Disappointing finish for far-right Dutch politician Geert Wilders.

Maybe the Far Right Won’t Take Over All of Europe After All

Maybe the Far Right Won’t Take Over All of Europe After All

The Slatest
Your News Companion
March 15 2017 5:26 PM

Exit Polls Are Not Looking Good for Geert Wilders

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Geert Wilders (C), the leader of the right-wing Party for Freedom (PVV), speaks to the media after casting his vote during the Dutch general election, on March 15, 2017 in The Hague, Netherlands.

Photo by Carl Court/Getty Images

Today’s Dutch election attracted an unusual amount of global attention, with everyone waiting to see if the veteran anti-Islam politician and Party for Freedom (PVV) leader Geert Wilders would benefit from the same populist backlash that propelled Brexit and Donald Trump to victory. The race was seen as a bellwether of the European far-right heading into elections in France and Germany later this year. The exit poll just released following the end of voting is not looking good for him:

The poll shows the projected seats in the Dutch parliament won by each party. Voters select parties, not individual candidates, and seats are awarded according to percentage of the total popular vote.

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Current Prime Minister Mark Rutte’s center-right People’s Party for Freedom and Democracy (VVD) has a healthy lead with 31 seats, although he will lose about 10, so he probably shouldn’t feel too proud of this. Wilders’s PVV is in a fight for second place at 19 seats with two centrist parties, the Christian Democratic Appeal and Democrats 66. It was also a rough day for the Labour Party (PvdA), the Netherland’s traditional center-left party, which appears to have lost out to the surging, liberal GreenLinks party.

This is just an exit poll so some caution is warranted, but Rutte’s lead looks pretty robust. Wilders will gain seats if these results hold, but it will still be viewed as a disappointing finish given that he was leading in the polls until recently This is a smaller percentage of seats than his party won in 2010, and in a year when his favorite issues—immigration, Islam, the backlash to the EU—were front and center. The diplomatic spat between the Netherlands and Turkey over the last few days also doesn’t appear to have benefited him.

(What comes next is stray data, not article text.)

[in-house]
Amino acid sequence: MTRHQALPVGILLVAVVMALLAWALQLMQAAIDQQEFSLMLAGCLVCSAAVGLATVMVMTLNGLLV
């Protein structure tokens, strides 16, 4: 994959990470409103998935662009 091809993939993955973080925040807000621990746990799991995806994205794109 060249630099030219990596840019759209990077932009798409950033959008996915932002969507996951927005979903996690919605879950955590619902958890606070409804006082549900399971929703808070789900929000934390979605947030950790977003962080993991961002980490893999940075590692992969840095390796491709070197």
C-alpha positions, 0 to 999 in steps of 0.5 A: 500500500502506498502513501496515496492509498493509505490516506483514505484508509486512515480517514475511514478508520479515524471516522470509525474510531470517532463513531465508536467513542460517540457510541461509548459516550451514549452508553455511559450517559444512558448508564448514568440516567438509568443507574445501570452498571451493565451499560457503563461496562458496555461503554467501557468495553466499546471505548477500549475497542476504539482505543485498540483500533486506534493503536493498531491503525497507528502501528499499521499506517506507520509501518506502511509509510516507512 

The PVV was never likely to control or even be included in the government, as most of the other parties have vowed not to partner with it, but having the most seats in parliament would have given it an enormously powerful platform and sent a message about popular support for Wilders’s ideas.

As you can see, there are a bewildering number of parties in the Netherlands. Twenty-eight parties ran and 13 appear to have crossed the .67 percent threshold needed for at least one seat. These include 50+, a party for retirees, and the Party for the Animals, a party for, well, animals. Dutch ballots are impressively massive:

We won’t have final results for a while, since ballots are being counted by hand due to hacking fears. After that, there will be a long process of coalition forming before we know what the government looks like. What appears pretty certain now, though, is that this government will not include Geert Wilders. That doesn’t necessarily mean anything for results in other elections later this year, but it could be a sign that all the talk of a global right-wing, populist wave was a bit overstated.

Joshua Keating is a staff writer at Slate focusing on international affairs.